Community solar can save money, save the planet, and build social capital, all at the same time

Like this, only on a roof in Manchester. Image: Getty.

The United Estates of Wythenshawe is an unusual place. It’s a gym inside an old church on one of Europe’s largest council estates, just north of Manchester Airport. It still runs family Methodist services in the chapel on Sunday mornings, but now there are boxing classes too. And a dance studio. And a sound recording suite. Not to mention the children's play area, cinema, security company, white goods repair service, gardening business, therapy rooms and community bakery.

You can drop by to use the weights, to sort getting your windows cleaned, have a go at cheerleading, get a massage, use the photocopier, or just have a brew, a biscuit and bit of a natter.

On top of all that, this year, UEW is hoping to become a power station too.

It’s not the first in the area. Back in summer 2013, Millgate Arts Centre, Moss Brook Growers, Ellenroad Steam Museum and Mellor Country House all installed solar panels or biomass. St John's Sunshine, a project of 39 solar panels based in a church in Old Trafford, was set up in 2012. Not only does it cut carbon and save money on electricity bills: the profits have been used to set up ‘‘sunshine grants’, funding drop-in food bank for asylum seekers, beehives for a local allotment and an “Open Gardens Day” to encourage local people to meet their neighbours.

St John’s is so keen on solar that it’s signed up for a new project too. It’s joining forces with other local organisations – the United Estates, Disability Stockport, Deeplish Community Centre, Hulme Community Garden Centre, 120 year old Manchester Settlement, and several other community centres, churches or cafes in the area – to build a network of rooftop solar power. In all, the network should one day stretch to 700 solar panels.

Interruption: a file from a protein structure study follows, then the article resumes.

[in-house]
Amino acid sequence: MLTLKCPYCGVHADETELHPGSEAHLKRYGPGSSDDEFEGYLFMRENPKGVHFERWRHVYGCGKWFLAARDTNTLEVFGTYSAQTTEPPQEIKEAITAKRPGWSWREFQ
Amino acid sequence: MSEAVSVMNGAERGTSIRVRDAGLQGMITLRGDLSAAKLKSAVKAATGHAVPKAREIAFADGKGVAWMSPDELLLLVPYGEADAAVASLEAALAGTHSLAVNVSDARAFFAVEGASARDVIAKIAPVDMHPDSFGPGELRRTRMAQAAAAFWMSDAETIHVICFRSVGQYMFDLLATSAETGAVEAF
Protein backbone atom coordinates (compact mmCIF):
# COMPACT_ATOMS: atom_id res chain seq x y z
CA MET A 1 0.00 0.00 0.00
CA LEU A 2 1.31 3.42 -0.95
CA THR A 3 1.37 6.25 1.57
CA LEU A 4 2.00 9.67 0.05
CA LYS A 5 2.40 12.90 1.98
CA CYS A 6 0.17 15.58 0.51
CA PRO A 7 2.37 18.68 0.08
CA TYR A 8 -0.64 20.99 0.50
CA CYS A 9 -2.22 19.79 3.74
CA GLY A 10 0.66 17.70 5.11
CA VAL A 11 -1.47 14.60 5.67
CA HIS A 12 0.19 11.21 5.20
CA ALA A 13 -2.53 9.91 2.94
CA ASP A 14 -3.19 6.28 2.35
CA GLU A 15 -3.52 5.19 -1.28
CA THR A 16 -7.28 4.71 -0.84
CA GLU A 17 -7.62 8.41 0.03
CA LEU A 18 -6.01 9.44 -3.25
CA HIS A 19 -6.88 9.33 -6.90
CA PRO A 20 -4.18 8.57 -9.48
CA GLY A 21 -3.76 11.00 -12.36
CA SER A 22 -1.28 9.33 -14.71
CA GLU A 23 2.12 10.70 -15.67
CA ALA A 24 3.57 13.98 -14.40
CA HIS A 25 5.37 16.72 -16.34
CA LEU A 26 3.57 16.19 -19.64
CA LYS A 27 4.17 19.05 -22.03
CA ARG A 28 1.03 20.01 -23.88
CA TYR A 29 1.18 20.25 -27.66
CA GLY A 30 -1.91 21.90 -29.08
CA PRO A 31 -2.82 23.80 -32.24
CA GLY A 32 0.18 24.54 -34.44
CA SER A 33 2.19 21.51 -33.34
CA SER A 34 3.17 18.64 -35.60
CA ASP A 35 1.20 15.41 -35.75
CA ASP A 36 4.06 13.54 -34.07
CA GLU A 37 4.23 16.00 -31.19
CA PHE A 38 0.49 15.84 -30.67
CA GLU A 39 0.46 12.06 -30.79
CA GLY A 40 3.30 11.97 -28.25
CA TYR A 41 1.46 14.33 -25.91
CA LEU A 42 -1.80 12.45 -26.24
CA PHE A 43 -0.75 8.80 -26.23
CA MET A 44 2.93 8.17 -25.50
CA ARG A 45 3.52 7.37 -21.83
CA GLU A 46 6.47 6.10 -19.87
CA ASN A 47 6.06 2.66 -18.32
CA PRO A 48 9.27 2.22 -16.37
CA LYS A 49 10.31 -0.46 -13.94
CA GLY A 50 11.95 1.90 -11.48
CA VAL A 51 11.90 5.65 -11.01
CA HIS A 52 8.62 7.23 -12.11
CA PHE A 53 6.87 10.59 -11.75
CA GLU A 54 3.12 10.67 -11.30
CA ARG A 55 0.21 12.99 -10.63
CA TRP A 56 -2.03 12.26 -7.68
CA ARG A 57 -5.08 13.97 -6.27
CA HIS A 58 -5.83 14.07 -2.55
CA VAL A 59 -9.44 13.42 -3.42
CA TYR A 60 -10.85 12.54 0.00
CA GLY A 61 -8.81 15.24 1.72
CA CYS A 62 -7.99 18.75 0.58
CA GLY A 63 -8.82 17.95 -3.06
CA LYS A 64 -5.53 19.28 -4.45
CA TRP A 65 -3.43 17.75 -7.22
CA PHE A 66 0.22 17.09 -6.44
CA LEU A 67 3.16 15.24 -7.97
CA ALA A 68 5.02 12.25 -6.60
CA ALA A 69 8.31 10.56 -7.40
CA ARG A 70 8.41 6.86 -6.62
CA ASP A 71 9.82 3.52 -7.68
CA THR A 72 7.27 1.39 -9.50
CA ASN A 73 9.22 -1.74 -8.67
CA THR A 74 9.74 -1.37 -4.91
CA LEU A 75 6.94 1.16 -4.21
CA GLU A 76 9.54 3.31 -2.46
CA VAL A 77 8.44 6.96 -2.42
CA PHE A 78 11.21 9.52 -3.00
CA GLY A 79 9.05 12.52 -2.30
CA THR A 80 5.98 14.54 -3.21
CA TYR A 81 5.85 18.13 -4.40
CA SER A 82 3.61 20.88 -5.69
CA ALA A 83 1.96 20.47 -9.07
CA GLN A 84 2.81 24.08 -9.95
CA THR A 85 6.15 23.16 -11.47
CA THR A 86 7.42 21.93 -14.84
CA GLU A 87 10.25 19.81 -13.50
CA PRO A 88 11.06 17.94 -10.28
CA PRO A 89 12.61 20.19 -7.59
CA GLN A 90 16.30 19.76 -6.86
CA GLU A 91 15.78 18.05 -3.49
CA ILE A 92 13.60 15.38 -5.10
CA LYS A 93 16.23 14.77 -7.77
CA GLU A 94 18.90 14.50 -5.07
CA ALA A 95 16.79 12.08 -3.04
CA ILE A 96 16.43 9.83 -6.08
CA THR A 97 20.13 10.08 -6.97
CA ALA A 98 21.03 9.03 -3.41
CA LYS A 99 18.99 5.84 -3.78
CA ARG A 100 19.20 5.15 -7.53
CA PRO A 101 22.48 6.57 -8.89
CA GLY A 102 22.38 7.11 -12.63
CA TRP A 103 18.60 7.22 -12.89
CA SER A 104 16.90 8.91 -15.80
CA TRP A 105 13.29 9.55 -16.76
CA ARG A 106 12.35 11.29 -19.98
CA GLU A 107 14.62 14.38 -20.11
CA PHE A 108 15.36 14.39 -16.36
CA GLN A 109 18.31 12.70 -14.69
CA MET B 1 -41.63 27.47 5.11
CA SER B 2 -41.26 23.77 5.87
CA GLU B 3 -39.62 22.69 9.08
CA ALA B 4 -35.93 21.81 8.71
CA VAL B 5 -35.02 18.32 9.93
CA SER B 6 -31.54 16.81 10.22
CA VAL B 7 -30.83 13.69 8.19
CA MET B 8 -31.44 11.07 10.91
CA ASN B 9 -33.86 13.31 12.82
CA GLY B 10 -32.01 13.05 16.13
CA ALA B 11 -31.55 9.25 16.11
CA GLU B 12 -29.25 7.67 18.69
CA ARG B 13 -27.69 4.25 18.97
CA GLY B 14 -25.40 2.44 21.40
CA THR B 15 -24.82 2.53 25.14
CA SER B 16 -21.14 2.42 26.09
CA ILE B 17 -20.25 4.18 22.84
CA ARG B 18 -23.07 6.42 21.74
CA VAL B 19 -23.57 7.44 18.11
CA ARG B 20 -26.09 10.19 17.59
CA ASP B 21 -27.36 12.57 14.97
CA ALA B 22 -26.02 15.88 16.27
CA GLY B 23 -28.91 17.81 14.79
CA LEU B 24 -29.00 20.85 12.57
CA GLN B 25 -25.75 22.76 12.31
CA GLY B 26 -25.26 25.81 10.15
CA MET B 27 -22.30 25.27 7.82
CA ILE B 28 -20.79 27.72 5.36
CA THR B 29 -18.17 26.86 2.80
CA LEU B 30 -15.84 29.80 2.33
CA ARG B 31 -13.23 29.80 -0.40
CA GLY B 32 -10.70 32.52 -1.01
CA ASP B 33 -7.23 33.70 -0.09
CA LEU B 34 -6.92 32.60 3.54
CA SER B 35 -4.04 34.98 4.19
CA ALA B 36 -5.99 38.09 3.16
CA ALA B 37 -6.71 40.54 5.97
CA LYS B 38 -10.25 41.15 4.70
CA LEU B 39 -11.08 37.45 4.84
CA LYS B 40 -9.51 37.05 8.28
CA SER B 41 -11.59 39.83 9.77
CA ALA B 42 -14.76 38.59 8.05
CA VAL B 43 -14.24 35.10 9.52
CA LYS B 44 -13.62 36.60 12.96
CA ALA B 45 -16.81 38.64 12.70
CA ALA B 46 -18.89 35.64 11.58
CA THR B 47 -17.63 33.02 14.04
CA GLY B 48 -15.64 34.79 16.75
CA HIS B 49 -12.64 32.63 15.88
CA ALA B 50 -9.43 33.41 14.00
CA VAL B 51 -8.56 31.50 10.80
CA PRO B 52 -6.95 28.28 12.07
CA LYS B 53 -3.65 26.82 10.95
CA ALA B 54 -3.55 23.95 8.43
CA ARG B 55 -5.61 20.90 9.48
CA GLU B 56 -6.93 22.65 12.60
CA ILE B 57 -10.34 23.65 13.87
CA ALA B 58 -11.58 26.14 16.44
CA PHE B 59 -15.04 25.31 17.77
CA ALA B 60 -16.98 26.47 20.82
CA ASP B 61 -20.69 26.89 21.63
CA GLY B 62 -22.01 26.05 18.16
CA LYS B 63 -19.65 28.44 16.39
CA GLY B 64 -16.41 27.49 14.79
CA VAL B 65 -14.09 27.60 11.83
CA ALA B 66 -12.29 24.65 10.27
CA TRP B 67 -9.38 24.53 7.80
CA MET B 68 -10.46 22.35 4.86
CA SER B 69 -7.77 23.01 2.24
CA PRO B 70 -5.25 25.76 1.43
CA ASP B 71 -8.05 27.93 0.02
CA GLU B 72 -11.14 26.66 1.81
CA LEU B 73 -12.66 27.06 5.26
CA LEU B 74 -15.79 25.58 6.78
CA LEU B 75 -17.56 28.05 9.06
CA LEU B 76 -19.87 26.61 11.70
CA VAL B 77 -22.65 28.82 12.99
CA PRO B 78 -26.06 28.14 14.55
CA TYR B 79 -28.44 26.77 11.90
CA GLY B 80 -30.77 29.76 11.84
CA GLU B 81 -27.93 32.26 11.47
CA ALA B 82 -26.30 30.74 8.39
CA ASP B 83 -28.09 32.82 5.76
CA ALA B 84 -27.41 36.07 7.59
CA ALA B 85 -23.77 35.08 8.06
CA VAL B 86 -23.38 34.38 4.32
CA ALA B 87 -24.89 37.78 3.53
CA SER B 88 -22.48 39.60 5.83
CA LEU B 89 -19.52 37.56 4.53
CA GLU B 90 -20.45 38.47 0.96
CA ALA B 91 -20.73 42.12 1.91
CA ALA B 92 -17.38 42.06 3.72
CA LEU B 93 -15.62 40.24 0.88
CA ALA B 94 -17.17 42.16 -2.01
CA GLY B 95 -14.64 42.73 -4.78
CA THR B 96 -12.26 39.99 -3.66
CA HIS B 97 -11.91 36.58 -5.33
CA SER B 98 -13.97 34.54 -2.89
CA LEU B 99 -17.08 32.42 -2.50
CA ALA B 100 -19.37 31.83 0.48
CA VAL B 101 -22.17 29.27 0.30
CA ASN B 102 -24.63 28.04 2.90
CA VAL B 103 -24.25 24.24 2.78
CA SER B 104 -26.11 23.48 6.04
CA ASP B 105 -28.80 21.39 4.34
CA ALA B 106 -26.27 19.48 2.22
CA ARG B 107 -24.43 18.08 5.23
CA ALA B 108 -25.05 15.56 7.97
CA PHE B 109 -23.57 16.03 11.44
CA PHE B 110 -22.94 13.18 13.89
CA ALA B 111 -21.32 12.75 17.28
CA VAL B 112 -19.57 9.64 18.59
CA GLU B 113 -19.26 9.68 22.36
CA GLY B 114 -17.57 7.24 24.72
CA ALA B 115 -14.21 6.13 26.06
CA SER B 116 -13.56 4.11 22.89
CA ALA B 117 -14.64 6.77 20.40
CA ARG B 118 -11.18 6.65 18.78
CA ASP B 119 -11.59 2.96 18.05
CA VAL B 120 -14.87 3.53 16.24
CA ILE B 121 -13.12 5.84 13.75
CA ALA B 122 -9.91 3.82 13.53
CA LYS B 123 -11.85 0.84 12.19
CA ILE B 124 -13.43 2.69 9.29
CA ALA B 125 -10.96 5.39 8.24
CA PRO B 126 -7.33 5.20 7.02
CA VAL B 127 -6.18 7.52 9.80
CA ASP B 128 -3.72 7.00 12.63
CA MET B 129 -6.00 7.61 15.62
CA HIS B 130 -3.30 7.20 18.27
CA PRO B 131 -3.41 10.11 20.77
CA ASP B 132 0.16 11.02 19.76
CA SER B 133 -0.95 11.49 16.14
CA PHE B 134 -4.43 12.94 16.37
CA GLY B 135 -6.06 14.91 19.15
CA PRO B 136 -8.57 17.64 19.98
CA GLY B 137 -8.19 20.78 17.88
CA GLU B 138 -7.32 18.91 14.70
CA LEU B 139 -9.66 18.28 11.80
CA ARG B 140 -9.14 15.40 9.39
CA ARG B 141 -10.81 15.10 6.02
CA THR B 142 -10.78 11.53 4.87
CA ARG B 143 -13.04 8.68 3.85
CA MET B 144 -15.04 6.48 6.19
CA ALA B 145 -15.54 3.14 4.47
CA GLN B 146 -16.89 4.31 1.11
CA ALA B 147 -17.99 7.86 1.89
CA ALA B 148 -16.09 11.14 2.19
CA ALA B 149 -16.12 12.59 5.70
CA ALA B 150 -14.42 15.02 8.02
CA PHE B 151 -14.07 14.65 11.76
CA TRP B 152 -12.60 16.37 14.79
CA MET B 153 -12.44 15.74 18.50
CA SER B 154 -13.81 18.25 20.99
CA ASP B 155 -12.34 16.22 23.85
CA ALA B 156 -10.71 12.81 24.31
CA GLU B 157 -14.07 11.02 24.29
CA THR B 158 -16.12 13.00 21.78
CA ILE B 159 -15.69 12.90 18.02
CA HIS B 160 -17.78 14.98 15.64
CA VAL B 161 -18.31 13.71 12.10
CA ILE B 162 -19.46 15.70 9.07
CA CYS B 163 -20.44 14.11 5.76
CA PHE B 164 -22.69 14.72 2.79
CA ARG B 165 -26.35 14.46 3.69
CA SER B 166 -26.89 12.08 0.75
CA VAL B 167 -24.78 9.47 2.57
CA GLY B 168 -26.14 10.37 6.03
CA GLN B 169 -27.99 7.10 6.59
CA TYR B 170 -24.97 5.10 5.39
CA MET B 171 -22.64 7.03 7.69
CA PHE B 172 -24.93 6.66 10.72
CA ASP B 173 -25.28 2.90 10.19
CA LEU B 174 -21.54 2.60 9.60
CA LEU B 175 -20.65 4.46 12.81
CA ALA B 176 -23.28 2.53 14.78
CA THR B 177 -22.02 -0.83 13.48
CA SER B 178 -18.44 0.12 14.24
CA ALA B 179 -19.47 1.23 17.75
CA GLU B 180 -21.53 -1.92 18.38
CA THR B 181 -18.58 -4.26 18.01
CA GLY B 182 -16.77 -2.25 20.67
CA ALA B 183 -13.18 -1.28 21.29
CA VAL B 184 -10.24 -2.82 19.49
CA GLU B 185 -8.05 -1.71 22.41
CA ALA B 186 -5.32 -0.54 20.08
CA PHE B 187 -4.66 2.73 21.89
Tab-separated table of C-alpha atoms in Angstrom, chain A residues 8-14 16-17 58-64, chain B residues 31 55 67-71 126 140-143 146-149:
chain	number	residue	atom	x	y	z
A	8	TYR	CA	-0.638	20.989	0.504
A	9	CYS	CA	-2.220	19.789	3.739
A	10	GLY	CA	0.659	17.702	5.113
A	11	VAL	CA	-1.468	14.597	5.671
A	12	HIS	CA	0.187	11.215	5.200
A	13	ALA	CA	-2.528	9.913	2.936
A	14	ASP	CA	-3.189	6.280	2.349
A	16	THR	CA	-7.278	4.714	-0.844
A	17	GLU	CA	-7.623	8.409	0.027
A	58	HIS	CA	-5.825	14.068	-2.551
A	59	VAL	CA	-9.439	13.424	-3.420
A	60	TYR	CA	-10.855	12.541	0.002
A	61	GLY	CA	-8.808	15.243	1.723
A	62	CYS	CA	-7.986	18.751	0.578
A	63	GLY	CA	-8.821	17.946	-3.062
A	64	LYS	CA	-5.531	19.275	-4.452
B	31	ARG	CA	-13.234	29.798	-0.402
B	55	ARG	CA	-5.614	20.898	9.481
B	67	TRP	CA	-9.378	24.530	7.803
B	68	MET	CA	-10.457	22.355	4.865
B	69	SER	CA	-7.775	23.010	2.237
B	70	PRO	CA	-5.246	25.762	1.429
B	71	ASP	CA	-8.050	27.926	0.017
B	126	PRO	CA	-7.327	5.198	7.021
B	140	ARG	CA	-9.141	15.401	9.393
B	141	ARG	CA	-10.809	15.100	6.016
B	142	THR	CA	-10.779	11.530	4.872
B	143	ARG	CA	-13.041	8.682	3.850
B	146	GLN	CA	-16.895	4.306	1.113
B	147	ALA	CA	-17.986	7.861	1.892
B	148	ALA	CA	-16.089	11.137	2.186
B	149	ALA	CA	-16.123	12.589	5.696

These places aren’t your usual power stations, granted. Nor will they go near meeting the power needs of the whole community.

But it’s a key step towards improving our current sclerotic energy system, which continues to drag its heels when it comes to challenges of fuel poverty and climate change. It’s a step towards low carbon, more democratic energy. Moreover, it’s a step which engages people with energy, so they are better placed to ramp up their ambition.

The idea’s pretty simple. As Community Energy Greater Manchester, the groups all fundraise for solar panels in the community: you can donate and “sponsor a solar panel” online, or wait a few months and buy shares. They plan to be installed, plugged into the grid and generating electricity for the autumn.

The group’s fundraising model builds on the national Solar Schools programme which, since 2011, has helped over 80 schools turn their rooftops into mini solar power stations. The schools get a significant cut in their electricity bills and can sell excess electricity to the grid, making significant carbon savings in the process, too.

But the beauty of Solar Schools is not just that it’s saving both money and the planet: the process of fundraising helps engage people with energy issues, and provides opportunities to deepen relationships with their local communities as well.

So United Estates, Disability Stockport and the others will come out of the process with more than just some shiny new solar panels. The project will feed into their everyday work of building social capital in the area. It’s an extension of what they’re doing already – a way for people to come together to make their world a bit better.

The Greater Manchester Centre for Voluntary Organisations is also hoping to build on the project, to create a skilled network of groups across the region, to work together to address energy efficiency and fuel poverty in their communities. Social capital can, done right, build more social capital – and be focused to a whole host of new challenges.

Wythenshawe was one of the spots Shameless was filmed. It also became infamous for a photo, back in February 2007, of a teenager miming a gun gesture at David Cameron (cue a spate of “who’s hugging the hoodie now?” headlines) – hardly the usual face of renewable energy.

But there’s no reason why it shouldn’t be able to take up the benefits of solar power, and by doing so, take a role in the low carbon revolution politicians and business leaders keep going on about.